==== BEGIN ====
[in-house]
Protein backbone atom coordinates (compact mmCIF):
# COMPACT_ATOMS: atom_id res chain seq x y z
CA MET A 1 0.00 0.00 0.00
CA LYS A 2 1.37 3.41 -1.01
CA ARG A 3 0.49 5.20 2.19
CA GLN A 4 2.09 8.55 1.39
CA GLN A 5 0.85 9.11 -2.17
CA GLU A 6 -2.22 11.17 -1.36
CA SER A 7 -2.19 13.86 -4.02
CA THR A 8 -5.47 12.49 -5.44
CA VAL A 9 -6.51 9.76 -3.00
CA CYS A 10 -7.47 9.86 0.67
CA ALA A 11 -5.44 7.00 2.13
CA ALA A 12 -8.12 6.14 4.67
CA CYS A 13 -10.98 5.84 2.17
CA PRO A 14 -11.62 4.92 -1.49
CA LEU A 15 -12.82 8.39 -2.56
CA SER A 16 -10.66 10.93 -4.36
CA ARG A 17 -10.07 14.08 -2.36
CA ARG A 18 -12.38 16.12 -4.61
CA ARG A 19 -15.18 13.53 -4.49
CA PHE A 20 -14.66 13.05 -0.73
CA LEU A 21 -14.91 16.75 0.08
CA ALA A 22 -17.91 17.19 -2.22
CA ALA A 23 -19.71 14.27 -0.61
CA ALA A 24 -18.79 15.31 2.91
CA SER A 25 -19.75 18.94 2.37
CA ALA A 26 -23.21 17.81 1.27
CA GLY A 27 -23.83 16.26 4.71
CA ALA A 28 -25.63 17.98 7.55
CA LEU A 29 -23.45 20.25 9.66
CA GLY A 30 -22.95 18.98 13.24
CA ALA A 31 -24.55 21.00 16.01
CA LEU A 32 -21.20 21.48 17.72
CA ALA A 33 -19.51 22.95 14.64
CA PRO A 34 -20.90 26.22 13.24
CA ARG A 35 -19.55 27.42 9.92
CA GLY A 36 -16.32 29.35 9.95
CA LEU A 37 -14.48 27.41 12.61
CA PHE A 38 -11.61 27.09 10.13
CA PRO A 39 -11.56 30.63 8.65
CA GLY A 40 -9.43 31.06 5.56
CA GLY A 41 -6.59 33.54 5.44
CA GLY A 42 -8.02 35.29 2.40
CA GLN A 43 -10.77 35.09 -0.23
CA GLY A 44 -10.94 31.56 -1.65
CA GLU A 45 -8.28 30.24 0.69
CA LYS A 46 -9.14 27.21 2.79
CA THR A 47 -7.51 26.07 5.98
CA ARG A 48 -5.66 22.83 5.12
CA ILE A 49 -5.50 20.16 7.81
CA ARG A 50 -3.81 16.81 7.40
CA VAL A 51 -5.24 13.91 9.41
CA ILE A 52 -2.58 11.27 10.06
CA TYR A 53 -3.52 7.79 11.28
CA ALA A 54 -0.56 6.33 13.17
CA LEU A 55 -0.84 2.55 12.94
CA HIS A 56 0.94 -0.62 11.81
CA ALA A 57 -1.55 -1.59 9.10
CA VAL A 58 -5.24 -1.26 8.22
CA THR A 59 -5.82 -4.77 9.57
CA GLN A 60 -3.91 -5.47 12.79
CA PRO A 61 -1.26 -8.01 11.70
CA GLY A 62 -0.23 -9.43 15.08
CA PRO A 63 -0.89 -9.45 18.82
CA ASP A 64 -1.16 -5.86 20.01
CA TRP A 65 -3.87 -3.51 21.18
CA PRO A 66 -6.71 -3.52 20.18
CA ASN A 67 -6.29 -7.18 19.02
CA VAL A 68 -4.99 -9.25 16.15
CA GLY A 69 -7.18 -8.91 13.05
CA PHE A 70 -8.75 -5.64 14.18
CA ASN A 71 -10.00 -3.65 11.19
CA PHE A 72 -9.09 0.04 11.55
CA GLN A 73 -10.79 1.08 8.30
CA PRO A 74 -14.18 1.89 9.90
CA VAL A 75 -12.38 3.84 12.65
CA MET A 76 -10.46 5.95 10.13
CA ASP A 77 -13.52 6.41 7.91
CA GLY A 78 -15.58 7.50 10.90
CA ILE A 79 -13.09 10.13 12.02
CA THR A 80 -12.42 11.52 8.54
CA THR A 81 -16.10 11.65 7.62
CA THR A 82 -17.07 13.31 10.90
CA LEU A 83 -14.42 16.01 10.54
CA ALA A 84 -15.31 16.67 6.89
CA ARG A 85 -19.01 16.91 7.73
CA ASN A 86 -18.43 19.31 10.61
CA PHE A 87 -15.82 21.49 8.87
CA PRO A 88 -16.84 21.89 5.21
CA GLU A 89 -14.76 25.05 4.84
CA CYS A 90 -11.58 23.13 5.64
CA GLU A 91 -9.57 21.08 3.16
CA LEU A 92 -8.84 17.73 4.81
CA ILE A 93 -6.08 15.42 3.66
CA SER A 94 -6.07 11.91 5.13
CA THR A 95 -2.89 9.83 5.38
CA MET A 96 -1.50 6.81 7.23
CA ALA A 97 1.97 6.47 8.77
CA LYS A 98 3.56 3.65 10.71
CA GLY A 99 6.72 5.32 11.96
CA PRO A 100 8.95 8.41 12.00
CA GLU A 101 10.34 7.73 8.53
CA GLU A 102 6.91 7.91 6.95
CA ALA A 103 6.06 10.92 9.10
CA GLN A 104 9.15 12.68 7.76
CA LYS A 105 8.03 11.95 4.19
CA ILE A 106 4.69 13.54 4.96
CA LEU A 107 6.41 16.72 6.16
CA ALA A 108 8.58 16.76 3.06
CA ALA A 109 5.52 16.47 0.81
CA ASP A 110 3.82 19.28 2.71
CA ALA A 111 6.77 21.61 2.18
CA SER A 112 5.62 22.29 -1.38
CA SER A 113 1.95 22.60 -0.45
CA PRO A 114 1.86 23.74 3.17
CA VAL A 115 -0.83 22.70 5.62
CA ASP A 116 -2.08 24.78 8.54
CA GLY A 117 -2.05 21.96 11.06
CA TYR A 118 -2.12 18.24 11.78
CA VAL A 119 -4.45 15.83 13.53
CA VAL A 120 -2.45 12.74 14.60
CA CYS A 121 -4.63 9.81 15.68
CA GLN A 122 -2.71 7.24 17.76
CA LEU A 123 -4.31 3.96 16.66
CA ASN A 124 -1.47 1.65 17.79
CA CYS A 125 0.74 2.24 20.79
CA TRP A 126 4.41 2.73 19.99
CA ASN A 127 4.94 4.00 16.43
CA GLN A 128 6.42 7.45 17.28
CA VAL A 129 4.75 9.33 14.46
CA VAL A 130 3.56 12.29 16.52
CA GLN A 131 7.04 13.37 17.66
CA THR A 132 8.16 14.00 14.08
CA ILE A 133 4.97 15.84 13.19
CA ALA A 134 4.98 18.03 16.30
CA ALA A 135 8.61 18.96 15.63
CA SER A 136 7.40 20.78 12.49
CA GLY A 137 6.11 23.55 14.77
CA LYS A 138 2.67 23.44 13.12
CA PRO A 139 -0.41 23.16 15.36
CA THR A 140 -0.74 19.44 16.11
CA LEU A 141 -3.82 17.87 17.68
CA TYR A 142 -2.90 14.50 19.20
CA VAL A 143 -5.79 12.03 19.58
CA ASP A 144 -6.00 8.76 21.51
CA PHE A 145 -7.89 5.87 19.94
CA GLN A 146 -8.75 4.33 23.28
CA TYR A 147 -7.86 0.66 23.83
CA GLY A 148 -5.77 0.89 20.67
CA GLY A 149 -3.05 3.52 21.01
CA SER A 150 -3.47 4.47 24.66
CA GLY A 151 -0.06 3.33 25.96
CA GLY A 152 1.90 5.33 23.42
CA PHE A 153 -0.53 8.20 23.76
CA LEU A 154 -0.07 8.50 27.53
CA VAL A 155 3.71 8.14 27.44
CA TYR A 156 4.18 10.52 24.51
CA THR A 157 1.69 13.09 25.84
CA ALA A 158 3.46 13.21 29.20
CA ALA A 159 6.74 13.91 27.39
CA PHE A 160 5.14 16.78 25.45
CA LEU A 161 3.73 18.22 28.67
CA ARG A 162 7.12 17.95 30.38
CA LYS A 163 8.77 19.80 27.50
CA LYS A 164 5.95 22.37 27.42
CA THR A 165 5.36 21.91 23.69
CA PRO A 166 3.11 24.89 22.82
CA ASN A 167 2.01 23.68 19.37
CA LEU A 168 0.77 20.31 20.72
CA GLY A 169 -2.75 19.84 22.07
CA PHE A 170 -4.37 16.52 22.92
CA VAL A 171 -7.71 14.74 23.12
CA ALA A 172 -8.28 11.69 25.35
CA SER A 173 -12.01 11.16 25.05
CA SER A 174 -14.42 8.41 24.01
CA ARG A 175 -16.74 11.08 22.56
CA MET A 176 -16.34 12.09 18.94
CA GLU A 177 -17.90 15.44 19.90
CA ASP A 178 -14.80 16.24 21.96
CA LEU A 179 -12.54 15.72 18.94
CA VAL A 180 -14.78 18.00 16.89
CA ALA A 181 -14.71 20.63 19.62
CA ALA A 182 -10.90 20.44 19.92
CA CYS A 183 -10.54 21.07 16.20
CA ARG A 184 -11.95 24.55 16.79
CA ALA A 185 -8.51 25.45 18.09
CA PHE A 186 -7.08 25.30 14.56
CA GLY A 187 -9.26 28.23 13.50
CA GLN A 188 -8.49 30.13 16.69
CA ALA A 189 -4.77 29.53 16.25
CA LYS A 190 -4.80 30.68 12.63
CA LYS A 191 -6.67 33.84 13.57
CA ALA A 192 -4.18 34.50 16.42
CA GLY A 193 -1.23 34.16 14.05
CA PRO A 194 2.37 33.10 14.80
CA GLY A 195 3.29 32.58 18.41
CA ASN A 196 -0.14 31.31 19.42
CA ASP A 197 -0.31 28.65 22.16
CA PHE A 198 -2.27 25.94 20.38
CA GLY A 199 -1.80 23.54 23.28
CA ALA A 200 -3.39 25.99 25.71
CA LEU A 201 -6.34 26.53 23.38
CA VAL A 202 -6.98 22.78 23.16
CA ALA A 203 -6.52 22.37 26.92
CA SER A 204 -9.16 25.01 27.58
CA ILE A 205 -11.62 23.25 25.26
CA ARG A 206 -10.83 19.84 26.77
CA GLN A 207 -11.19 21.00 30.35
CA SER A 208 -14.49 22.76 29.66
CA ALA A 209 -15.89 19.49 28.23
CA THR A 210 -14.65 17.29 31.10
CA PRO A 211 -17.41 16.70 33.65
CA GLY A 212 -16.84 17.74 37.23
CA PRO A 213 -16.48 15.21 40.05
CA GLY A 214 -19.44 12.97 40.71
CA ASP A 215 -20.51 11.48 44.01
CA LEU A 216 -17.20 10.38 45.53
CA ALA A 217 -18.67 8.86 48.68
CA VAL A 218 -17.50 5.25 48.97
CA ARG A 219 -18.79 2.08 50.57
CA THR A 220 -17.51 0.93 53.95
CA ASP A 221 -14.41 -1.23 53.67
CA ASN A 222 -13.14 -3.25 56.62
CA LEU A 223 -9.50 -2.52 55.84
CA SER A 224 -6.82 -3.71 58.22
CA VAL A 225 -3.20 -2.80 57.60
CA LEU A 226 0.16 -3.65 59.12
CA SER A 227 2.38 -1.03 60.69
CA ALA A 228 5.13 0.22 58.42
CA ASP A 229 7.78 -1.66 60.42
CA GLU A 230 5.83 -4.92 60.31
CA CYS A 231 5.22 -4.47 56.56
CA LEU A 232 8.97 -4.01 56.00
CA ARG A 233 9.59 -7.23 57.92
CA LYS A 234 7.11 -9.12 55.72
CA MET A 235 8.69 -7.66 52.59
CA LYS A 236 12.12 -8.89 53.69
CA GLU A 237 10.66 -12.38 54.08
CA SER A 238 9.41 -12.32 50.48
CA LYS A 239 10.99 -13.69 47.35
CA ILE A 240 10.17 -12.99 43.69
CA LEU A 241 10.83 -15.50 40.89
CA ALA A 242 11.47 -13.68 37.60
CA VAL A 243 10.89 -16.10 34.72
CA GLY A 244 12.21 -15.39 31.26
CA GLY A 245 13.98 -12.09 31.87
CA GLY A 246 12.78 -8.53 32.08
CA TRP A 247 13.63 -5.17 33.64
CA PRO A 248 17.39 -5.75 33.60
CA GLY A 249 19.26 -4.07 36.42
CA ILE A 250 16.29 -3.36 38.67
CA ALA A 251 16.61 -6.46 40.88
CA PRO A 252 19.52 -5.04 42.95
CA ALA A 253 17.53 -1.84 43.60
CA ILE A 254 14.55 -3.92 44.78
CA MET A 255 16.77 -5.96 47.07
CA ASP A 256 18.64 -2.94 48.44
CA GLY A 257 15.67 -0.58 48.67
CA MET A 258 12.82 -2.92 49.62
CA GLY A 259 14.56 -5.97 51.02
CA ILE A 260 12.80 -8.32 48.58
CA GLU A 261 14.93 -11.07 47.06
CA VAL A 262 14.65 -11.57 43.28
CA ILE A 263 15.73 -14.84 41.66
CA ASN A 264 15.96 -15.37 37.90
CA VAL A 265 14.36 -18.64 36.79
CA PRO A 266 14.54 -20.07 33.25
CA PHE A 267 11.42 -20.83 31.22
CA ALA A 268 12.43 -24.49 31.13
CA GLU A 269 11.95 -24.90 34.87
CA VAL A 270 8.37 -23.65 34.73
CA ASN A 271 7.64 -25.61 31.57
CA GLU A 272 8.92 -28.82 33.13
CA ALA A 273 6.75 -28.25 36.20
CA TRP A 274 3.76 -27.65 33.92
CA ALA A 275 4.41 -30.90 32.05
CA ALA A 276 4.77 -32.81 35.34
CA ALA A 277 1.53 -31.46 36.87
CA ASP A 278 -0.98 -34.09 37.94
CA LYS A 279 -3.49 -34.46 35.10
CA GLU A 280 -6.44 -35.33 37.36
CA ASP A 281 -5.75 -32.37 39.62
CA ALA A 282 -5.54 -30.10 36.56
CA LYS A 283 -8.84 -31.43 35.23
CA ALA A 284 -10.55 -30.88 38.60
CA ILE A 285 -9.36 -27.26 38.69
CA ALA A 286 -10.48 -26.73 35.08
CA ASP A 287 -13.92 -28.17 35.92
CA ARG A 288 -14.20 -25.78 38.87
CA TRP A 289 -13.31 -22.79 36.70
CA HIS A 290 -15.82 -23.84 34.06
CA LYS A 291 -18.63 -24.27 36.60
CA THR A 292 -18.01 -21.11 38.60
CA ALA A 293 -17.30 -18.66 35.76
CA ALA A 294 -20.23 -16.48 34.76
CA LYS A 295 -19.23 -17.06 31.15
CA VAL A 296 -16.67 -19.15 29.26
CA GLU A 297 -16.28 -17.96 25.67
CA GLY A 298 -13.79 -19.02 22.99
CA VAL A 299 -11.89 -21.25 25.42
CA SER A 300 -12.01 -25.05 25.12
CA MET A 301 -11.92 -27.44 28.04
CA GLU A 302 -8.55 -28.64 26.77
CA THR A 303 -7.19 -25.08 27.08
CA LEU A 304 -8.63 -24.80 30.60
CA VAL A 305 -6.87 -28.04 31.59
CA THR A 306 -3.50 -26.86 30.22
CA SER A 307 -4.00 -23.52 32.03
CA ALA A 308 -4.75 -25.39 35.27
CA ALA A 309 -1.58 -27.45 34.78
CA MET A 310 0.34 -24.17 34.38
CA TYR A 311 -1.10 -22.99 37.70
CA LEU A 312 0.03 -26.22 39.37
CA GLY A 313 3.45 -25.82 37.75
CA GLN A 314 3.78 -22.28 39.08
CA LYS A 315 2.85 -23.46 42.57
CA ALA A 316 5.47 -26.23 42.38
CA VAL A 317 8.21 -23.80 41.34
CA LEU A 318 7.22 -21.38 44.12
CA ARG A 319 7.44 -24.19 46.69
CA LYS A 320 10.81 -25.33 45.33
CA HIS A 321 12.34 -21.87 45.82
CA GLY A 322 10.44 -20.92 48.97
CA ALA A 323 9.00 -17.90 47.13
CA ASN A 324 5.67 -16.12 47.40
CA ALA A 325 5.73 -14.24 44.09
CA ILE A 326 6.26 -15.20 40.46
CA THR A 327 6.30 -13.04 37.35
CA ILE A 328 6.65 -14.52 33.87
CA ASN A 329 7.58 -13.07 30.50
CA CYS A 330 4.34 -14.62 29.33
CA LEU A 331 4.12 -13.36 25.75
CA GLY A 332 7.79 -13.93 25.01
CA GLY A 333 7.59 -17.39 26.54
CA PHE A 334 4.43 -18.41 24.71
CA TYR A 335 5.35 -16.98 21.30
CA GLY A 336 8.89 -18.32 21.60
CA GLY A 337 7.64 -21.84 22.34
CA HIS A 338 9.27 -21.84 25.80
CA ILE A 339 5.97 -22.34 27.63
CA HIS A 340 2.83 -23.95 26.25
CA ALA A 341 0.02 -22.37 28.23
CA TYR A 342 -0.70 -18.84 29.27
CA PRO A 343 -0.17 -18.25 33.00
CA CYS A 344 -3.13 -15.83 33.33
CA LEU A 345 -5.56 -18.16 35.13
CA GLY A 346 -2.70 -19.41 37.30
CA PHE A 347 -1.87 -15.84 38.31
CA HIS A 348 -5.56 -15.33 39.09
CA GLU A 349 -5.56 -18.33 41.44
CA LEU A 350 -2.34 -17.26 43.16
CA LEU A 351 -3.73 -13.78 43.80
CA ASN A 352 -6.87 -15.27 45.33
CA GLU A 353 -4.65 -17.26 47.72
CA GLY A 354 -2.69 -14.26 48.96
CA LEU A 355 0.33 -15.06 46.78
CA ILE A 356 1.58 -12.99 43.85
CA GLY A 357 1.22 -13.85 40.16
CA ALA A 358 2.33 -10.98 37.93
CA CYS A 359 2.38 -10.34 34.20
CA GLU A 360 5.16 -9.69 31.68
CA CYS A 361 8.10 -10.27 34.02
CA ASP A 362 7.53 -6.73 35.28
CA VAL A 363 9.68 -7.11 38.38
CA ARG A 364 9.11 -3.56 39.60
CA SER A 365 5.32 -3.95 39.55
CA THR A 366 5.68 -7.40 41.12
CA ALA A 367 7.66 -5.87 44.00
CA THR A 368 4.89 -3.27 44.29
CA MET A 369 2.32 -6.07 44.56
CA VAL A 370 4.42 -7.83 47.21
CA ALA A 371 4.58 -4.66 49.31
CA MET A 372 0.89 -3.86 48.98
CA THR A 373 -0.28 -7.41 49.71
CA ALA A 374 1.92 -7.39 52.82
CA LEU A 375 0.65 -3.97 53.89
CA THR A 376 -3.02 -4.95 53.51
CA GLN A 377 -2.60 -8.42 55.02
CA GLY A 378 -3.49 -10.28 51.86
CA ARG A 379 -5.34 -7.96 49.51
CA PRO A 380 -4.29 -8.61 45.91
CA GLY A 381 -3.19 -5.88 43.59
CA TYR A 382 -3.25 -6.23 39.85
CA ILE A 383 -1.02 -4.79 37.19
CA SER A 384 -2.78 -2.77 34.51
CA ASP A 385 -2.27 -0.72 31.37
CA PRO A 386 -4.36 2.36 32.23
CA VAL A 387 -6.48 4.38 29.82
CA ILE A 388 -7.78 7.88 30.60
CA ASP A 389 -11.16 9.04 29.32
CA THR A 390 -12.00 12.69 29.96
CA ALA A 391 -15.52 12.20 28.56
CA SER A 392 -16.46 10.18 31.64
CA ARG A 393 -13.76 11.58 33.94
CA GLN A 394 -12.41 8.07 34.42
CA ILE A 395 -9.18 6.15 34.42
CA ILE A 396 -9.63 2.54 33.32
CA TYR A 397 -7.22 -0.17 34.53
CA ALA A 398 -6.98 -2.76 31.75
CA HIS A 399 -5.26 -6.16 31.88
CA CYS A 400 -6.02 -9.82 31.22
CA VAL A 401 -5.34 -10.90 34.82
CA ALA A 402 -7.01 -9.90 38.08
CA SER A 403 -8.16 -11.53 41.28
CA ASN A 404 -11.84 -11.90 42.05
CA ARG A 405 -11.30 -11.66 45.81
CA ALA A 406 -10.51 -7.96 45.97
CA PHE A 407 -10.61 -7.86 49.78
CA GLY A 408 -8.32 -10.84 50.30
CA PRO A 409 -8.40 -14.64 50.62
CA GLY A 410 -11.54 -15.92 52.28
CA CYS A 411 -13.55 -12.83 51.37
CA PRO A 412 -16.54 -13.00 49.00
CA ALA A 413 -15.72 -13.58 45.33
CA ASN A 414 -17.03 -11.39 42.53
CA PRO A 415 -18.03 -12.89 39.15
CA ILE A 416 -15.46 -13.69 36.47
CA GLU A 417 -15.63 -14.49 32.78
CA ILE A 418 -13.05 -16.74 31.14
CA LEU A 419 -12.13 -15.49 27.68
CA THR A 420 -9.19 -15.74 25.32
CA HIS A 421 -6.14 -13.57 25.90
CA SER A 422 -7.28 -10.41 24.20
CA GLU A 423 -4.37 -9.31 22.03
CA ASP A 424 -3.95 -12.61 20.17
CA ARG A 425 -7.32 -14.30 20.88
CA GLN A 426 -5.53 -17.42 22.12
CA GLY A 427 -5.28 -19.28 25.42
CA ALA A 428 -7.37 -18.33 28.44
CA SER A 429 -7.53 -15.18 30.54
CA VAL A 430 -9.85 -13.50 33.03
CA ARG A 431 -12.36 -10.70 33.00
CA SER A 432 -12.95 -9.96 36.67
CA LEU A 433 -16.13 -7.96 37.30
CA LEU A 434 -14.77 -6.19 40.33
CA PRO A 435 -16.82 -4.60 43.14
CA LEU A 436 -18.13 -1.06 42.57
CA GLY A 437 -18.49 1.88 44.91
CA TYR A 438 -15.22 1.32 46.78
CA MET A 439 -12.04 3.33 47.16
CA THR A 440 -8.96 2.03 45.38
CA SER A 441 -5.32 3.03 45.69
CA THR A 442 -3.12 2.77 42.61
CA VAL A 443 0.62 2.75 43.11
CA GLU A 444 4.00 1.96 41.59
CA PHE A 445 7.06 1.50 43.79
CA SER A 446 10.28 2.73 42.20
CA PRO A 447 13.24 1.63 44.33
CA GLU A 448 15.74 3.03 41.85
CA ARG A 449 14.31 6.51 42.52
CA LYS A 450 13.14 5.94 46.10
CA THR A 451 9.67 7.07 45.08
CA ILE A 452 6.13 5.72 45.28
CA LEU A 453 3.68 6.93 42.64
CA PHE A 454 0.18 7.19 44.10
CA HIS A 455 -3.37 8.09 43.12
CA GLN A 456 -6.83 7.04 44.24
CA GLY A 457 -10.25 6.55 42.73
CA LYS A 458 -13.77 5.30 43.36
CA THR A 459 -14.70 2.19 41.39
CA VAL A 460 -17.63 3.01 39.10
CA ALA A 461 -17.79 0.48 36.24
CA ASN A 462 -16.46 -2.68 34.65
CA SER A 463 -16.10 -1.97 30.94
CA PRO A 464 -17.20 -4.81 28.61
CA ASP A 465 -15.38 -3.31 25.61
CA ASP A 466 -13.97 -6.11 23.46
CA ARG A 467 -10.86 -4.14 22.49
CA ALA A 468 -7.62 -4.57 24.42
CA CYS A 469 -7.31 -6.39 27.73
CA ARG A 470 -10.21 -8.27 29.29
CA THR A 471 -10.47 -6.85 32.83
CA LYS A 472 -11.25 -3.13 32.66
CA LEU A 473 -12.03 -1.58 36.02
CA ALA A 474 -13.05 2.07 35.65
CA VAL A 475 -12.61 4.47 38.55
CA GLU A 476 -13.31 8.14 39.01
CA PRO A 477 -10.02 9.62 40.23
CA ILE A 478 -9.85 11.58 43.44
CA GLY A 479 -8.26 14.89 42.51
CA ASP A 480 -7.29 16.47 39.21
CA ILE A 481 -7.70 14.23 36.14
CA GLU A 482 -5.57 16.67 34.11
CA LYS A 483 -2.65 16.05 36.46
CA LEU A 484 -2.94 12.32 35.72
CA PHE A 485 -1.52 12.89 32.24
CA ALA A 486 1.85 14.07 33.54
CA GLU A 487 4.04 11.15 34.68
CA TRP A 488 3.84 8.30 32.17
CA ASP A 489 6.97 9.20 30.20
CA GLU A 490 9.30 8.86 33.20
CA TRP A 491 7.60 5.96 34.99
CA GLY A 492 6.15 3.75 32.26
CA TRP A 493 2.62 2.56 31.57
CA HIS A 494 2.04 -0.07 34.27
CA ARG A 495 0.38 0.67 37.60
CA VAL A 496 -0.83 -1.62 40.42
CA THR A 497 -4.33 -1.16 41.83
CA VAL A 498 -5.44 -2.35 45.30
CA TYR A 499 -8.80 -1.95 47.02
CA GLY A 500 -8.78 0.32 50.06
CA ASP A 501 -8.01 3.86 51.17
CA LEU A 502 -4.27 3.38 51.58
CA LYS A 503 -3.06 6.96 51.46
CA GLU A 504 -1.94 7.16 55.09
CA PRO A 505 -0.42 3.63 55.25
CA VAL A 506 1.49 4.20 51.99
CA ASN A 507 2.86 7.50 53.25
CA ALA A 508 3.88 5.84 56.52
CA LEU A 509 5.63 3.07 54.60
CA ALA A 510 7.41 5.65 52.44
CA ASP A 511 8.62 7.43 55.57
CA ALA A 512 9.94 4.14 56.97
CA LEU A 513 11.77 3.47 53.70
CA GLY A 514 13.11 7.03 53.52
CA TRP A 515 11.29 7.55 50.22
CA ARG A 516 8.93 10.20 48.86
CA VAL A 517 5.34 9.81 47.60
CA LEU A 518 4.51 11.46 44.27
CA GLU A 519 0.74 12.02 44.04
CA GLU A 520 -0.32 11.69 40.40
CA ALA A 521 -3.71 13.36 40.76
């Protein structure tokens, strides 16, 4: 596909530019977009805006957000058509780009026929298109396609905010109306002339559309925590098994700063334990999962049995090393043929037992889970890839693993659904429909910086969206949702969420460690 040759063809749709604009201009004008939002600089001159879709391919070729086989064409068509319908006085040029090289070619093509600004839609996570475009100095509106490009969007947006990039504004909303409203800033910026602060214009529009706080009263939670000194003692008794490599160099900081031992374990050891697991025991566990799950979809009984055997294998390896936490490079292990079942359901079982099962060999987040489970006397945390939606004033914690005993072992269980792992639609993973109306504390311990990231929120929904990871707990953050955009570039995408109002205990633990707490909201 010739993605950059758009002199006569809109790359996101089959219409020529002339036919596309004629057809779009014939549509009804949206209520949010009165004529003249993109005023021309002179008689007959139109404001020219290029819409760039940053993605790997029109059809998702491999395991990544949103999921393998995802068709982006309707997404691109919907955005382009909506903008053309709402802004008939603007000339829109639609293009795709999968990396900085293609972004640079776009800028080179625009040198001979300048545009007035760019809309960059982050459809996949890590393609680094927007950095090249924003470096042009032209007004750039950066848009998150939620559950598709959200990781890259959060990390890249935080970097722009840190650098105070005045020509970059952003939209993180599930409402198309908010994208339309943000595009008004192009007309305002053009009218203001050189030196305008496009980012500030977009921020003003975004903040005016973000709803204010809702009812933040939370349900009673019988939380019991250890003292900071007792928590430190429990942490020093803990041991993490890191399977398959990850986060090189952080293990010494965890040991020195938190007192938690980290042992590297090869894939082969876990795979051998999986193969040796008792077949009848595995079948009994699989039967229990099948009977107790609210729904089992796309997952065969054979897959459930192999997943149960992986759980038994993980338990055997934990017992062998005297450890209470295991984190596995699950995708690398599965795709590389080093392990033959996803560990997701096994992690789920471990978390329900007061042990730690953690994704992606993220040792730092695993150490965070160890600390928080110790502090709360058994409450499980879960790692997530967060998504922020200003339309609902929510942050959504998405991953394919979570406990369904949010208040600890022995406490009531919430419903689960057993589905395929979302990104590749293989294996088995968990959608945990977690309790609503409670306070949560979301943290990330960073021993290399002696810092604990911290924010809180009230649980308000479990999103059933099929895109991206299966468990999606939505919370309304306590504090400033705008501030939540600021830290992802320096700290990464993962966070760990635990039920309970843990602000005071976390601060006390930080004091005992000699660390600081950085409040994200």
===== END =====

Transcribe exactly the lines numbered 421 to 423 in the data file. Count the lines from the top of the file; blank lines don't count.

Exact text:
CA ILE A 418 -13.05 -16.74 31.14
CA LEU A 419 -12.13 -15.49 27.68
CA THR A 420 -9.19 -15.74 25.32